CSS-PreviMedica Wellness Program

All Things Watermelon

Freshly picked selection:


For many, a juicy slice of ripe watermelon is the definition of summertime and backyard BBQ’s.   Watermelons come in many colors and sizes and their flesh can range from red, pink, ivory, orange or yellow.  They can be as small as a cantaloupe and weigh as much as 260 lbs, as cited by the Guinness Book of World Records.  Watermelons originate from Africa and have an extremely high water content with sweet, juicy, yet crisp flesh.  Their peak season is from mid June to late August although you can typically find watermelon outside of those times, they just may not be as sweet.

What do I look for?

The outside of a watermelon should be cylindrical in shape without any flat spots.  The rind should not be punctured, bruised, or soft.  When cut, the flesh should be vibrant in color without any dry looking patches and to the eye should not be grainy in texture.  Seedless watermelons typically will still have some seeds, but they are soft in texture and edible.

Ways to Eat:

A ripe watermelon is delicious when freshly sliced.  They can also be enjoyed in juices, smoothies, alcoholic beverages, sorbets, salads, desserts or even quickly seared or grilled for a savory approach.  In many parts of the world, every part of the watermelon is used – even the rind.  Pickling the rind is very popular in southern cuisine and in other cultures.  In Asian cuisine, the seeds are often enjoyed roasted.


Put a twist on your favorite Caprese salad by adding watermelon; it’s a light and refreshing appetizer for those hot summer days!

This Grilled Watermelon Salad adds contrast to the sweetness of watermelon by giving it a quick sear on the grill.

This Summer Shrimp Salad combines all of the fresh flavors of lime, watermelon, cilantro, and avocado into a refreshingly light salad topped with shrimp.

Nutritional Benefits:


Herbst, Sharon Tyler. Food lover’s companion: comprehensive definitions of over 7200 food, wine, and culinary terms. 5th ed. New York: Barron’s Educational Series, 2013. Print.

“Watermelon.” Worlds Healthiest Foods, http://www.whfoods.com/genpage.php?tname=foodspice&dbid=31.

Why Gluten Free Doesn’t Always Equal Healthy

Many people are under the assumption that leading a gluten free lifestyle is a healthy choice. While this is certainly true for some, leading a gluten free lifestyle takes a lot of research and understanding into what exactly makes any food healthy. The answer isn’t always what you think. Read on to find out why!

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A common misconception many people have is that gluten free equals healthy, but this is very far from the truth.  Think about it in terms of a side dish – which is more nutritious; a side of whole grain wheat berries or a side of white rice?  The wheat berries are of course; they are less processed and are a whole grain food that is high in fiber, protein and B vitamins.  The white rice is extremely processed and full of empty, starchy calories because it has had its husk, bran and germ removed to extend its storage life, minimize cooking times and help prevent spoilage.  Unfortunately, many gluten free products available contain white rice as their primary ingredient.  Rice flour is light and starchy, and combined with other heavier gluten free flours the blend creates a texture in baked goods similar to wheat flour.  Not to mention rice is cheap for manufacturers to get and there is no shortage of it!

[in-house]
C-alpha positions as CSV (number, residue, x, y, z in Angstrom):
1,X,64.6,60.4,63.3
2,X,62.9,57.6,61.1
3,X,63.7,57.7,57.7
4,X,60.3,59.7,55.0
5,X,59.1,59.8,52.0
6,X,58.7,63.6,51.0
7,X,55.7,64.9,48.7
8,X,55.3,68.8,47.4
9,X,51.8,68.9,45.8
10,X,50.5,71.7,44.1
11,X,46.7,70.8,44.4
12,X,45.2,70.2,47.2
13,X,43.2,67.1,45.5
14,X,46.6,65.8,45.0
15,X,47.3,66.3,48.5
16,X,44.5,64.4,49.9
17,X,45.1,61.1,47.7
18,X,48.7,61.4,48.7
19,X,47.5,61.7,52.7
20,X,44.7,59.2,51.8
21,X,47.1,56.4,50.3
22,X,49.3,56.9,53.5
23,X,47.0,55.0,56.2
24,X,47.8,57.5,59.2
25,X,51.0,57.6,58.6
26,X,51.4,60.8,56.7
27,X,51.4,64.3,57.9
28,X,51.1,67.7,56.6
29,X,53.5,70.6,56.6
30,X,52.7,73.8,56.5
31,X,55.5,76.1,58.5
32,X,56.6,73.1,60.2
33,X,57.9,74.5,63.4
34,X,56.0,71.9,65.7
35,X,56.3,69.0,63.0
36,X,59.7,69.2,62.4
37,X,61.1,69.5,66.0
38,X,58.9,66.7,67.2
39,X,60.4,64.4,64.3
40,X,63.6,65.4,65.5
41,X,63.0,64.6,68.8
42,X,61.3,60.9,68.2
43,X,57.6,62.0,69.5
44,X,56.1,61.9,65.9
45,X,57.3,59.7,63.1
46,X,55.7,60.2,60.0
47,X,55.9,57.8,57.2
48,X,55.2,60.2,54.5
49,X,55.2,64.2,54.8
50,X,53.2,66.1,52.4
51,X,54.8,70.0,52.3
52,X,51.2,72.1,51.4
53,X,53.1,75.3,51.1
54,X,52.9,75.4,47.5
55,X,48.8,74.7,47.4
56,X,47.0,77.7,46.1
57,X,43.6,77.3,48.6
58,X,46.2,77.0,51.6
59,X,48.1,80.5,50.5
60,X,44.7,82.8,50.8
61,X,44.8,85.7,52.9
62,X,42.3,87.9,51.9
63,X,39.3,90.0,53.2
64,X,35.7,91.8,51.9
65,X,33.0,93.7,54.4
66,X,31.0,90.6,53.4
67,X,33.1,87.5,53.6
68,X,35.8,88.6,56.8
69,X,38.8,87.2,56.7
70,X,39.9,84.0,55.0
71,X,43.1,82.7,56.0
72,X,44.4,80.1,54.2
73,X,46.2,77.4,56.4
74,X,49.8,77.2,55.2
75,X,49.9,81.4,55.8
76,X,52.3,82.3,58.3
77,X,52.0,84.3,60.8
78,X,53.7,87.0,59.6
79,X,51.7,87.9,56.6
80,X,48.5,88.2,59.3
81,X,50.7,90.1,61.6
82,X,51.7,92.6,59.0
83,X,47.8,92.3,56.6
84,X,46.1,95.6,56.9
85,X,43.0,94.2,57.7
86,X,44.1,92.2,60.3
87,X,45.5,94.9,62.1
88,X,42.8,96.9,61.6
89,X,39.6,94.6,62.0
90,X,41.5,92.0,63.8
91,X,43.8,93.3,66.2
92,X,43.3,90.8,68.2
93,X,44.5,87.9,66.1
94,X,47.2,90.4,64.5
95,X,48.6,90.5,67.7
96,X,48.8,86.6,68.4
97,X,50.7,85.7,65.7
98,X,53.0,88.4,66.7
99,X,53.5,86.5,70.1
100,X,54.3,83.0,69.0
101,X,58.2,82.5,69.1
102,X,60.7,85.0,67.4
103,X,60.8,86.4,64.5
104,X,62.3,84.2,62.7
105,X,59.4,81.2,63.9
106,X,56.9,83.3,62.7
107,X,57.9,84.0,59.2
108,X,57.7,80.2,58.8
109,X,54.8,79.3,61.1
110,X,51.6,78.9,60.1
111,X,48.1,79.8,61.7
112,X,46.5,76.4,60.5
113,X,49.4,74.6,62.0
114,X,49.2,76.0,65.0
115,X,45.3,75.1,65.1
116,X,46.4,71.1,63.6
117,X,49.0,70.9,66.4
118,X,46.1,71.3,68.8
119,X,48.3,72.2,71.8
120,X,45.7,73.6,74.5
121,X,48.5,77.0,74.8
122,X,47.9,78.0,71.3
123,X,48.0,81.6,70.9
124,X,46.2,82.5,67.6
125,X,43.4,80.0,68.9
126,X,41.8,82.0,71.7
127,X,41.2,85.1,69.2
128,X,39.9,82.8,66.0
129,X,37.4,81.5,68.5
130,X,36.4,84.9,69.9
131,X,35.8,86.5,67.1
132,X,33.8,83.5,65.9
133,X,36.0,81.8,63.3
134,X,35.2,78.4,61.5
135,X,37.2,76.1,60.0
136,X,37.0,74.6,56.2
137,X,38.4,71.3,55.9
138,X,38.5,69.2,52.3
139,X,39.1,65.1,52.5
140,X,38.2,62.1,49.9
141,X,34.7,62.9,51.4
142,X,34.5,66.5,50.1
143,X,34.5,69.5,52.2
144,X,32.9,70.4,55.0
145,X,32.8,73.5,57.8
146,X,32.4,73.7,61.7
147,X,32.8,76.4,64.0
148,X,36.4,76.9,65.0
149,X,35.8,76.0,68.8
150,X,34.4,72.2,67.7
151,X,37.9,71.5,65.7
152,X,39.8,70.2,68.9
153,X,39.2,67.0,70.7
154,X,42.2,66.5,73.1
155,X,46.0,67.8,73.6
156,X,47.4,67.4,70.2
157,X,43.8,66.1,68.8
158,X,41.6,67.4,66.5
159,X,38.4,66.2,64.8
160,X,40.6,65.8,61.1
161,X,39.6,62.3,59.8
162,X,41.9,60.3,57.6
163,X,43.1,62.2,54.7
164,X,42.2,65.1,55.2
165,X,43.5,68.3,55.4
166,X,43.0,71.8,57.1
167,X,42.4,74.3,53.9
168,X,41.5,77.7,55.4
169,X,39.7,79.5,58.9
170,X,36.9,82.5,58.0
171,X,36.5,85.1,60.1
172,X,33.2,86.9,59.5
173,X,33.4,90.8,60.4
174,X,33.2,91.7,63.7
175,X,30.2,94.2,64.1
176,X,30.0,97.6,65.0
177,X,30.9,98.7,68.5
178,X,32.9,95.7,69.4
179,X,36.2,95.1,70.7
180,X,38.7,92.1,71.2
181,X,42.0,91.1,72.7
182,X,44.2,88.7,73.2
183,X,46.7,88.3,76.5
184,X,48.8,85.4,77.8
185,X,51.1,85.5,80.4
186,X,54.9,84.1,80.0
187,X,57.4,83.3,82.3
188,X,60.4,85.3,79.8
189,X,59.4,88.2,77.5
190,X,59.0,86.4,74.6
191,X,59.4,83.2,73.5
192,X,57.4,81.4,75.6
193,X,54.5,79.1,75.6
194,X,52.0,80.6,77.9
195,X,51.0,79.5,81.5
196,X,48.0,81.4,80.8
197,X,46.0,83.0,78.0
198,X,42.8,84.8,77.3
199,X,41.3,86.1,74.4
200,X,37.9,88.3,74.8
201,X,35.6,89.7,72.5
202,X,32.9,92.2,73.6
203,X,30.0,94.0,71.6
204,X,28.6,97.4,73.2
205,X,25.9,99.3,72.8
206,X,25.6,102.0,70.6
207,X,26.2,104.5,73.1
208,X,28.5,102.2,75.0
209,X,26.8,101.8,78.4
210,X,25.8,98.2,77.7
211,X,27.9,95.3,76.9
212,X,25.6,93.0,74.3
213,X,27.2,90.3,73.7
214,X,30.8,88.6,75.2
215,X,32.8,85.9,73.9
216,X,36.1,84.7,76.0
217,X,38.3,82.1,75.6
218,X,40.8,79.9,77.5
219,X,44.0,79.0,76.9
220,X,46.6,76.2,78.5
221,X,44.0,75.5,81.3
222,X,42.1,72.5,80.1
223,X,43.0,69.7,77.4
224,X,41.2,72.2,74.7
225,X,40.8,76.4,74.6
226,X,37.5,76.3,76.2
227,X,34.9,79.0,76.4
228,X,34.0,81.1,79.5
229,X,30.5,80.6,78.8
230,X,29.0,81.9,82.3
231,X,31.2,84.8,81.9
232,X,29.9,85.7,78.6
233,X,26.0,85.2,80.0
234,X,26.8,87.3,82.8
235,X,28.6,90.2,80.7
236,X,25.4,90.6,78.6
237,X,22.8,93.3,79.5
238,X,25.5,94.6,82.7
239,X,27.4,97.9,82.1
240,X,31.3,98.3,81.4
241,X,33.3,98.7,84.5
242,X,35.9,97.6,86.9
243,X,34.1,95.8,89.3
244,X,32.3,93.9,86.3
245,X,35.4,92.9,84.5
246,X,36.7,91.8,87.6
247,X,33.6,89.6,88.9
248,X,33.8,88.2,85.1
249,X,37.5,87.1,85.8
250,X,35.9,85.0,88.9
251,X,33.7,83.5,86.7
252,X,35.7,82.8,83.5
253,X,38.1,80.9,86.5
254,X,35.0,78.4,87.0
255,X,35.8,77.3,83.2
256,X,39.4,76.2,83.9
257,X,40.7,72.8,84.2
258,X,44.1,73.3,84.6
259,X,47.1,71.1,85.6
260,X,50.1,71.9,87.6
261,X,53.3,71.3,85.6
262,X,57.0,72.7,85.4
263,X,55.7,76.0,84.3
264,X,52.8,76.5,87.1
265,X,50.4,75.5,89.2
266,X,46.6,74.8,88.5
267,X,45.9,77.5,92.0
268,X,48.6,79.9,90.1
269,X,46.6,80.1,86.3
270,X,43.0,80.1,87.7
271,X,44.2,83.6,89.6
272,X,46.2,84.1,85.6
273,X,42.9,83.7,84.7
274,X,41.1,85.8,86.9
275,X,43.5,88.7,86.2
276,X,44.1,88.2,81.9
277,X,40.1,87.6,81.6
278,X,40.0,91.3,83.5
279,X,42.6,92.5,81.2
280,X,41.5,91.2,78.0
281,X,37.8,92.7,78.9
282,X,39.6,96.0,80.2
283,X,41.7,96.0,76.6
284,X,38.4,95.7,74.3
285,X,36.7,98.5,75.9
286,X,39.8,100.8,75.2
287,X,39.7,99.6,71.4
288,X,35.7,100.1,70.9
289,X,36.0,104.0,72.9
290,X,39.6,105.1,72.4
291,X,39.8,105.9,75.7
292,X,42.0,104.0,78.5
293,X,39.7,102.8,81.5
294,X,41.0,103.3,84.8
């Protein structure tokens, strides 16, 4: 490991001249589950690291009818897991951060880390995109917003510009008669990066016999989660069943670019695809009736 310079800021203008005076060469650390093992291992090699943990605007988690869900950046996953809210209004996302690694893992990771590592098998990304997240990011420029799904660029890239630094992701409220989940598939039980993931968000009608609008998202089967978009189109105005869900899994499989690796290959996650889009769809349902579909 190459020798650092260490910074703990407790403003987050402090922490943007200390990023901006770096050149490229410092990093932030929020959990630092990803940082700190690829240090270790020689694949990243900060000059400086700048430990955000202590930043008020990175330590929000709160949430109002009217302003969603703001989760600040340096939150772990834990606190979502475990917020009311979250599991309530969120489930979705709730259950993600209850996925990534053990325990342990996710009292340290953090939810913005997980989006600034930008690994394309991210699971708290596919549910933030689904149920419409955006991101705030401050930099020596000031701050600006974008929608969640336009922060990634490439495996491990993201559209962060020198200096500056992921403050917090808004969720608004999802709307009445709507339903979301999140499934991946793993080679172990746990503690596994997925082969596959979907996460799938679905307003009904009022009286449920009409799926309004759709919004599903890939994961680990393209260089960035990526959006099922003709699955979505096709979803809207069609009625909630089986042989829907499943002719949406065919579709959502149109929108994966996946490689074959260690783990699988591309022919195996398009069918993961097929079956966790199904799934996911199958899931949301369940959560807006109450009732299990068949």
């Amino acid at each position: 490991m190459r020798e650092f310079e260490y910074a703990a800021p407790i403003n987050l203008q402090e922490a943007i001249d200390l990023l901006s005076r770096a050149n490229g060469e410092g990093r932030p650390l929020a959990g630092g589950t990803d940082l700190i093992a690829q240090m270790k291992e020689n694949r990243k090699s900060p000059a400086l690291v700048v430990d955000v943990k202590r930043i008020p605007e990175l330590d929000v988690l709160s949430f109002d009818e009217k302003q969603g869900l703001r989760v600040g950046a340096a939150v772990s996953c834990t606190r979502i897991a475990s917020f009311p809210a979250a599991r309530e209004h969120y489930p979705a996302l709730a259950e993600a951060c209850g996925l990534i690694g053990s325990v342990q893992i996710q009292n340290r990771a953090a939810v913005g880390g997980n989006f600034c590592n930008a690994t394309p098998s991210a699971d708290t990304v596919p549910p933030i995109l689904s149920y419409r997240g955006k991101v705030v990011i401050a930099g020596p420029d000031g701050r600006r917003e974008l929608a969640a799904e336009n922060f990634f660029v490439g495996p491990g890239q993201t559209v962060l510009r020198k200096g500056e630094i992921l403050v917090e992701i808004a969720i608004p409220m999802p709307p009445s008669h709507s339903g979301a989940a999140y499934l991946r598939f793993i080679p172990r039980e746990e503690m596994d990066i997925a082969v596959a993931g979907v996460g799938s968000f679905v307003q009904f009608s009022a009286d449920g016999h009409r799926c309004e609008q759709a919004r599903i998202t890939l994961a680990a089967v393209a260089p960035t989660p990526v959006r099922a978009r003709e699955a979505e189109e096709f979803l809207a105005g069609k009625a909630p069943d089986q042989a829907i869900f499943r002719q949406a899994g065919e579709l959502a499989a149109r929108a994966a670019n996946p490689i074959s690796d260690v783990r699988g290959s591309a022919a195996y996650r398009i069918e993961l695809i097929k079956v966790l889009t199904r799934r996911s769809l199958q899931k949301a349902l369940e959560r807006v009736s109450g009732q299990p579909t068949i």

So what to do?  If you follow a gluten free way of eating, try to limit eating processed foods as much as you can.  This is beneficial not only because you are eliminating empty calories, but you are also eliminating added sugar since packaged foods typically contain it.  If you do want to have some crackers, pretzels, or baked goods here and there, ALWAYS read the ingredient label!  Try to stay away from items that list white rice flour as the first ingredient.  Instead, opt for the primary ingredients to be whole grain brown rice, whole grain quinoa, sorghum, or millet.  There are also a whole host of foods that contain almond flour, coconut flour, and other grain free flours.

On the flip side, just because a product contains whole grain or grain free flours it does not mean processed foods are appropriate.  These foods are still highly processed and many of their nutrients are lost in the process.  Eating homemade whole grains is always best, but if you find yourself in a bind and you need to consume convenience foods, pay close attention to the labels and opt for the products made from whole grains with no added sugars.  Read about how to recognize sugars and the different forms they come in here.

If you take a walk through the grocery store you will see many products that are labeled, “Now, Gluten Free!”.  Of course, many of these products are newly developed and the labels are correct.  But if you look closer, these types of statements are typically marketing ploys to attract your attention.  Items such as orange juice and bacon are just a few examples. Bacon has never contained gluten and orange juice most certainly hasn’t either.  The best thing you can do is educate yourself so you don’t fall for these claims.  Manufacturers are hoping that you will buy their product because they are “Now, Gluten Free!” when in reality they always have been.